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Home / Browse / West Fork (Washington County)
Latitude and Longitude:
3.743 square miles (2010 Census)
2,317 (2010 Census)
May 18, 1885
Historical Population as per the U.S. Census:
West Fork is a small community in Washington County lying south of Fayetteville along Interstate 49, Highway 71, and the White River. It functions primarily as a suburb of Fayetteville, with local churches, businesses, and a school system that serves many square miles of rural property. Established with the arrival of the railroad in 1885, West Fork has maintained a small-town existence without a significant role in Arkansas history.
Louisiana Purchase through Early StatehoodThe name West Fork applied to at least two early settlements along the spring-fed headwaters of the west fork of the White River. Settlers arrived by 1828, creating self-sufficient homesteads farmed by extended family groups. The 1850 census for West Fork Township listed ninety-six households with trades including blacksmith, teacher, clergy, carpenter, miller, millwright, tanner, and wagon maker.
Civil War through the Gilded AgeThe present location is distinguished by a high bluff along the east side of the river, with the town site in a fertile valley west of the stream. It became the center of village life around 1876 with the construction of a water mill and steam mill across from the bluff. The first West Fork post office was established in 1848, four miles south at a small settlement alternatively named Woolsey and Pitkin, and was relocated to the “new” West Fork in 1878. Thomas McKnight was said to have laid out the town in 1883, which was incorporated in May of 1885, with J. M. Phillips as mayor.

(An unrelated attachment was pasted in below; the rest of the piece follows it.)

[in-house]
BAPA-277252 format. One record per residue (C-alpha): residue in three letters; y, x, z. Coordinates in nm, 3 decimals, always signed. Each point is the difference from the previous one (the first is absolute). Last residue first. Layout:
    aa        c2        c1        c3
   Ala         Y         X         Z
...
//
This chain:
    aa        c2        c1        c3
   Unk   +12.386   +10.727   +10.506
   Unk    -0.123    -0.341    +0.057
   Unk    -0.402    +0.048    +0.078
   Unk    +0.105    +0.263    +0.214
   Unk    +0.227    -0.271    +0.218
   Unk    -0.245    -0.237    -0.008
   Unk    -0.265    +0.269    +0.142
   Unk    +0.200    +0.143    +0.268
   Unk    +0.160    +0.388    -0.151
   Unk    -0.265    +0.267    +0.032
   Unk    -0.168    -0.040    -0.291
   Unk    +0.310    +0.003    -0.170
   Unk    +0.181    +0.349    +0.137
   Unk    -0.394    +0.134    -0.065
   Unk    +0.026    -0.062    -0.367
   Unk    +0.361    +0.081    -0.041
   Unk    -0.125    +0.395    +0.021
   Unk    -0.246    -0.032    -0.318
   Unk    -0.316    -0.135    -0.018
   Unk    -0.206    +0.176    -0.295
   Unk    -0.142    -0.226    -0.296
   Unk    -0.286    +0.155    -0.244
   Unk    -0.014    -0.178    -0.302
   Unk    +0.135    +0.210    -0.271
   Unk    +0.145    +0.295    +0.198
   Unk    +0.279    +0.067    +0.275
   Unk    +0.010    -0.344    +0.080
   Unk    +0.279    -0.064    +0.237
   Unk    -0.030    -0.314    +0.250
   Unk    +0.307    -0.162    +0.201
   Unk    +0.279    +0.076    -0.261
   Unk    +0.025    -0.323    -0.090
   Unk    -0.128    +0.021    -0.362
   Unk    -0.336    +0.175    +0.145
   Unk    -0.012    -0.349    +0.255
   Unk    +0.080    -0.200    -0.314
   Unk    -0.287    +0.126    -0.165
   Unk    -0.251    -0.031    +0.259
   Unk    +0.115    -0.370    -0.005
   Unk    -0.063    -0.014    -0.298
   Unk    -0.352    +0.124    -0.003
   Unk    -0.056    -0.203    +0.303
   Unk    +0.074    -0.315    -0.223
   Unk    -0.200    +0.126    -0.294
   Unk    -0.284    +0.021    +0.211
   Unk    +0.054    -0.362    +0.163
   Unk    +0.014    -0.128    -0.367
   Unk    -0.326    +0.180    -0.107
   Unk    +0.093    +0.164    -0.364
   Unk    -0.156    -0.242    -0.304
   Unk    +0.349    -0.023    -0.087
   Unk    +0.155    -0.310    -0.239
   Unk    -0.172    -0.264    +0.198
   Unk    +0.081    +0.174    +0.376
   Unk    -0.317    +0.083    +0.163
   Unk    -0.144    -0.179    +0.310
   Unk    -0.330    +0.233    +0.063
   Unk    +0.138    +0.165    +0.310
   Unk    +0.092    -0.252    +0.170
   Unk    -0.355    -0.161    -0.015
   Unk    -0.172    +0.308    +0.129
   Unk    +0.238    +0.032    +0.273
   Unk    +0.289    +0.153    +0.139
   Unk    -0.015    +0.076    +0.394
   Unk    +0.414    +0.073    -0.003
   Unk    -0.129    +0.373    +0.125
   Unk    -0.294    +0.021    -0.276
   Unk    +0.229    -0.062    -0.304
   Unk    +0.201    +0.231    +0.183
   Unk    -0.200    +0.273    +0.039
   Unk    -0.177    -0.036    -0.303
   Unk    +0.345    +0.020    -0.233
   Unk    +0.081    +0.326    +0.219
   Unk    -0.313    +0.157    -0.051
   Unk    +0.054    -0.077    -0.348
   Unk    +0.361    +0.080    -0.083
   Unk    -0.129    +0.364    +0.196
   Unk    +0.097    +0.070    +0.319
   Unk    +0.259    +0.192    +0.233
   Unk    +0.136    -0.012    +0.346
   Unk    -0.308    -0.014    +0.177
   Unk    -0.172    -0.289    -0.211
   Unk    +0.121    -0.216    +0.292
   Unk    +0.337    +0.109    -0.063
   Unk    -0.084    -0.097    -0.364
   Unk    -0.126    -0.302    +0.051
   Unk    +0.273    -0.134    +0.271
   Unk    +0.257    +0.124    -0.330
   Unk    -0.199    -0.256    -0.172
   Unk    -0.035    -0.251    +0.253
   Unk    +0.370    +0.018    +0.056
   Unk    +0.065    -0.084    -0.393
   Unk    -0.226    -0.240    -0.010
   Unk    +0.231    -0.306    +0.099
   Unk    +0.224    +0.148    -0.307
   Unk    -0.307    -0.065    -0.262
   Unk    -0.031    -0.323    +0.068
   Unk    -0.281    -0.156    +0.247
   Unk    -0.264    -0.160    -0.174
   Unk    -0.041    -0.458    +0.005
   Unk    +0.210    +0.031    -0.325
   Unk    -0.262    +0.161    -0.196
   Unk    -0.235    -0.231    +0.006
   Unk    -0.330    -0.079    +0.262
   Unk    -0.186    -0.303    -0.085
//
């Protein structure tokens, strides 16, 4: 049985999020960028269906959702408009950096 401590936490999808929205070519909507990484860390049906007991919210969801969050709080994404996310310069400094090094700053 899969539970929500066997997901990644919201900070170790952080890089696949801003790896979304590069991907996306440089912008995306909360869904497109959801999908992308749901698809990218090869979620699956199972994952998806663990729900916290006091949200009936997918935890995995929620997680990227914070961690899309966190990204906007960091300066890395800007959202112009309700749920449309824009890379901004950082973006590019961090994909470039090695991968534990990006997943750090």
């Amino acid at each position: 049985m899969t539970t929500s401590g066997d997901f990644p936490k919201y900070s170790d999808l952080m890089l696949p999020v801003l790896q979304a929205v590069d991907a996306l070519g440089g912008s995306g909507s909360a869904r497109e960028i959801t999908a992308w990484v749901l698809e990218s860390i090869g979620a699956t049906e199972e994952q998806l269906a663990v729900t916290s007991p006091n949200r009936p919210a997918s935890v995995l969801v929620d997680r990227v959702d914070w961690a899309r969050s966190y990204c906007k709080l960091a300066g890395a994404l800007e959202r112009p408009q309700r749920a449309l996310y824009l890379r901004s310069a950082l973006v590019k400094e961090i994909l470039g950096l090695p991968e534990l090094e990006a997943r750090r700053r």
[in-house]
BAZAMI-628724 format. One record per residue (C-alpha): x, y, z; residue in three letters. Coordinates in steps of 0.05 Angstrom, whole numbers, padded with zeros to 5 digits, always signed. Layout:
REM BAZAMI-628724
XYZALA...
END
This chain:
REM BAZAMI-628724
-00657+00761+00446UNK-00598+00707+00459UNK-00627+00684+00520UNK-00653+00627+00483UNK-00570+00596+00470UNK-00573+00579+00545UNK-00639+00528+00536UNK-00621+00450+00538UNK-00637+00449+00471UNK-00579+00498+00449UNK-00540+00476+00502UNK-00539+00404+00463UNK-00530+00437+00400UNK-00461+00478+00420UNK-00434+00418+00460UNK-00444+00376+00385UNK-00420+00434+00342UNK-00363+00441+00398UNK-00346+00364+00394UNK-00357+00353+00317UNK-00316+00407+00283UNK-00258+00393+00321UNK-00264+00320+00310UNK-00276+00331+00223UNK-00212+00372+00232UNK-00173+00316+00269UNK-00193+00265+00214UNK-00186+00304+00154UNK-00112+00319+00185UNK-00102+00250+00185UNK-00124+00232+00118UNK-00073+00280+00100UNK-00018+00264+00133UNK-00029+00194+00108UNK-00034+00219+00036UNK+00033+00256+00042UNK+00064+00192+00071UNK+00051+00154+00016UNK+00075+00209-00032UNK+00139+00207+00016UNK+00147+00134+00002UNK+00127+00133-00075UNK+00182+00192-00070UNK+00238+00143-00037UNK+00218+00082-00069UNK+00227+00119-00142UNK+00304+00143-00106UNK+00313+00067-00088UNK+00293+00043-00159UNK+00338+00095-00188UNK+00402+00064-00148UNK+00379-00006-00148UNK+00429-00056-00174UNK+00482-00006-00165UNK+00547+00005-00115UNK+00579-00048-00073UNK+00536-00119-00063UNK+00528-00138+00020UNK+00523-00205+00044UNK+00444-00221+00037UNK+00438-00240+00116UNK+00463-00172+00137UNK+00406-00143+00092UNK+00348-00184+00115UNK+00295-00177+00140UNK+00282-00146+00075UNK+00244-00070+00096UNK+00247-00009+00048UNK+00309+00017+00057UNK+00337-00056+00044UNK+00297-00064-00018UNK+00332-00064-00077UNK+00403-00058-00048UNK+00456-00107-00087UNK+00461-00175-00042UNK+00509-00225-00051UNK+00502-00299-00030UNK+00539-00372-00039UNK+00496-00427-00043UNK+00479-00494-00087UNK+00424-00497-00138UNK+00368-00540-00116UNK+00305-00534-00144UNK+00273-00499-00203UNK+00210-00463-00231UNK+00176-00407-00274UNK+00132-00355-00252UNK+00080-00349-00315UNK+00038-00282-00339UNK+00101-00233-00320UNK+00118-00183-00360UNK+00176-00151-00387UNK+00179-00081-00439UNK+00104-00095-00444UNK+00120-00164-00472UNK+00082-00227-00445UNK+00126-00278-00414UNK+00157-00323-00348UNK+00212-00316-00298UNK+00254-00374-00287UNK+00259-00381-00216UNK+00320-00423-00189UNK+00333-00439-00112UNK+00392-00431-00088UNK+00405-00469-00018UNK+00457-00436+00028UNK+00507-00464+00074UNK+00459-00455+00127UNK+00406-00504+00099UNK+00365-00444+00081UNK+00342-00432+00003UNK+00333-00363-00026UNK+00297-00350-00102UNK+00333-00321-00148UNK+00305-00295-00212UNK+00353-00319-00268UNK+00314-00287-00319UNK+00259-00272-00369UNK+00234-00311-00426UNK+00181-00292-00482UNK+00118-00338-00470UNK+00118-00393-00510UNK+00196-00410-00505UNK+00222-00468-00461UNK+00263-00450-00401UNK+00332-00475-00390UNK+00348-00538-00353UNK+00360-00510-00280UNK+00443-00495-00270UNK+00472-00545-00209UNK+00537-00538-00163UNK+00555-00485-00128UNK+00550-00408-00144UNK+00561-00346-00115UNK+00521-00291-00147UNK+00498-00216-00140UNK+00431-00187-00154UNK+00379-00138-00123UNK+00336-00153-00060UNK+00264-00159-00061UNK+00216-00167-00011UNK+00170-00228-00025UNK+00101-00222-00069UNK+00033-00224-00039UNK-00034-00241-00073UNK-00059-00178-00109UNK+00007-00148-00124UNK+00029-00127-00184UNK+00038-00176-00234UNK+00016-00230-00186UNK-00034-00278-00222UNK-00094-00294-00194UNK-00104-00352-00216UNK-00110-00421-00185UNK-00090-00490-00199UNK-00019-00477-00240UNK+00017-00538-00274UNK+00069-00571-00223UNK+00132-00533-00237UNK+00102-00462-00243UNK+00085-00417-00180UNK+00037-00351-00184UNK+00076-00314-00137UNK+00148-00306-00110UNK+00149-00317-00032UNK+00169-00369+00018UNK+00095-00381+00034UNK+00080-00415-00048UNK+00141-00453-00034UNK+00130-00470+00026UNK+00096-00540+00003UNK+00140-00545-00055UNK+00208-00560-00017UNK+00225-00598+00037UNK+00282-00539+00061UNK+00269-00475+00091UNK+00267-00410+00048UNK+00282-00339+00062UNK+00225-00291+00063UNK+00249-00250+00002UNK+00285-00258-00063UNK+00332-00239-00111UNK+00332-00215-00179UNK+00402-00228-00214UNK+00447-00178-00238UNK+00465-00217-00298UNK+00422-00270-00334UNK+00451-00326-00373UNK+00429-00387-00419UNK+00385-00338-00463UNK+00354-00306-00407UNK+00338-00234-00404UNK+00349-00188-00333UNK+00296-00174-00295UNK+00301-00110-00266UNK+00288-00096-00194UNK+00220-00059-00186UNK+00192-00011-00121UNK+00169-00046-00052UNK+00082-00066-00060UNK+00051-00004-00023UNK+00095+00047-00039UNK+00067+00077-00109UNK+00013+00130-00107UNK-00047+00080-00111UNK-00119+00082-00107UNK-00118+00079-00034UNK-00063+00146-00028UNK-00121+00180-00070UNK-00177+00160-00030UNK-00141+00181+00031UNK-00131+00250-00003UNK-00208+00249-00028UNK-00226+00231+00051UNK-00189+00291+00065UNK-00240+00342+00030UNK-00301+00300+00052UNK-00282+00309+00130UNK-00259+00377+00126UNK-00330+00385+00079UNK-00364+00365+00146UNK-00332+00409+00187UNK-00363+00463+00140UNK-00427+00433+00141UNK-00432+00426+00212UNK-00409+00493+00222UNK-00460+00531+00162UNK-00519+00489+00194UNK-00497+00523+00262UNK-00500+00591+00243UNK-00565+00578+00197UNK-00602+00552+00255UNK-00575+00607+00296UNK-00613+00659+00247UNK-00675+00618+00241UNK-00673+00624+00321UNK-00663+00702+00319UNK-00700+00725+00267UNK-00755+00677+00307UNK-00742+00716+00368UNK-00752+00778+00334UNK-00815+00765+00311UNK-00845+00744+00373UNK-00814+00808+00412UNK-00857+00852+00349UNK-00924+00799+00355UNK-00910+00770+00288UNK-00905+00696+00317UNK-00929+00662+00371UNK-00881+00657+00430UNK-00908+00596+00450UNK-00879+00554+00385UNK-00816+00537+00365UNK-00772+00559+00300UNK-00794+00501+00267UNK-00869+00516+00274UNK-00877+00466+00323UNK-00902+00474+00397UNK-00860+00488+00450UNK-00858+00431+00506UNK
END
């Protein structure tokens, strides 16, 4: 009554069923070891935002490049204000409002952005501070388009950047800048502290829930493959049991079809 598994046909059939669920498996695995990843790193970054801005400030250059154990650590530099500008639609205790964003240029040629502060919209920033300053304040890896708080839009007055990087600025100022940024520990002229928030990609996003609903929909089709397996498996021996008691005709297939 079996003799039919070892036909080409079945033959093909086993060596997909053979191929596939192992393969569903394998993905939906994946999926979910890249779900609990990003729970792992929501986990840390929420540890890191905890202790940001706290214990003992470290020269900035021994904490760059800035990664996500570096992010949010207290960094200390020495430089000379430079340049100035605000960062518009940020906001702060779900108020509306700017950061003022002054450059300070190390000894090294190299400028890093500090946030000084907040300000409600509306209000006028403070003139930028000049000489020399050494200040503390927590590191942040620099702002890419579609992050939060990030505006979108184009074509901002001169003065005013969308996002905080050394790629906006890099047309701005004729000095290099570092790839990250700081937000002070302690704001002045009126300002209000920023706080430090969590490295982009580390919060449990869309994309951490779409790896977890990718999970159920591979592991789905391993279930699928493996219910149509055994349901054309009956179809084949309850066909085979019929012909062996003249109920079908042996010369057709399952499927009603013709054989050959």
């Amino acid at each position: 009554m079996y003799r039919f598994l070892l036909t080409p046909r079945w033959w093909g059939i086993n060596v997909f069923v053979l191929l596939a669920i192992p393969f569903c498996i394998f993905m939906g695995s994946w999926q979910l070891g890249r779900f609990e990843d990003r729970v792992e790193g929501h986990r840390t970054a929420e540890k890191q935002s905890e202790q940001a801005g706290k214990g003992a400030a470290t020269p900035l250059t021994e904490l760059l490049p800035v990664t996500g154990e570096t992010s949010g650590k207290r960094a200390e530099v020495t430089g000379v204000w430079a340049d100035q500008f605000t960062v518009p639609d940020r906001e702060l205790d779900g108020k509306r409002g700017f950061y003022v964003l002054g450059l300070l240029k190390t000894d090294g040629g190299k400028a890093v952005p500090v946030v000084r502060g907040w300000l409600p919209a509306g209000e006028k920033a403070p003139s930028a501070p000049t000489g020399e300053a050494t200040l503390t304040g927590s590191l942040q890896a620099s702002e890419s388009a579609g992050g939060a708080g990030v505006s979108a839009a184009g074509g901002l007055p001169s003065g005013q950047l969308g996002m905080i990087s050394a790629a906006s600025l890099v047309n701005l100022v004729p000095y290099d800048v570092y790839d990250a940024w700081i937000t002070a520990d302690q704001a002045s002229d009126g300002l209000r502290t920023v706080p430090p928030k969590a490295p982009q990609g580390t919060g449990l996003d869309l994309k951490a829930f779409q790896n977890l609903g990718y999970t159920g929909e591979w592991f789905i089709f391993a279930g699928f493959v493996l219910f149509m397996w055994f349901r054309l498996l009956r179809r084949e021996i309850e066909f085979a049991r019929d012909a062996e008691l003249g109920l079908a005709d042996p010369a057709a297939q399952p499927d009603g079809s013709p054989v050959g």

West Fork Christian Church, followers of Alexander Campbell, organized in 1837, and Cumberland Presbyterian organized in 1853. Methodist and Baptist churches arrived soon afterwards, while Church of Christ, Jehovah’s Witness, and Pentecostal congregations were also present by the mid-twentieth century.
By the 1850s, West Fork Township included 605 white residents and no African Americans. In 1860, the population included 707 white and fifteen black residents, possibly slaves.
On April 27, 1861, a resolution unanimously endorsed by community leaders rejected secession of Arkansas from the Union. Guerrilla warfare rampant throughout the countryside during the Civil War resulted in loss of life and property among supporters of both sides; locals used caves to sleep, hide food, and secure possessions. More than twenty-five males from the West Fork area enlisted in the armies, possibly of both sides, while others joined the Home Guard.
Early stagecoach lines followed a ridge to the west, but the arrival of the railroad along the river in 1882 brought a rush of settlers and enterprise. By the end of the 1880s, industries included timber products such as a wagon wheel spoke factory. A cannery employing thirty-seven workers specialized in canning tomatoes and evaporating apples grown locally. By 1900, the continuing logging and food production boom along the rail line added carpenters, a notary, and a shoemaker, as well as secret societies such as the Masons.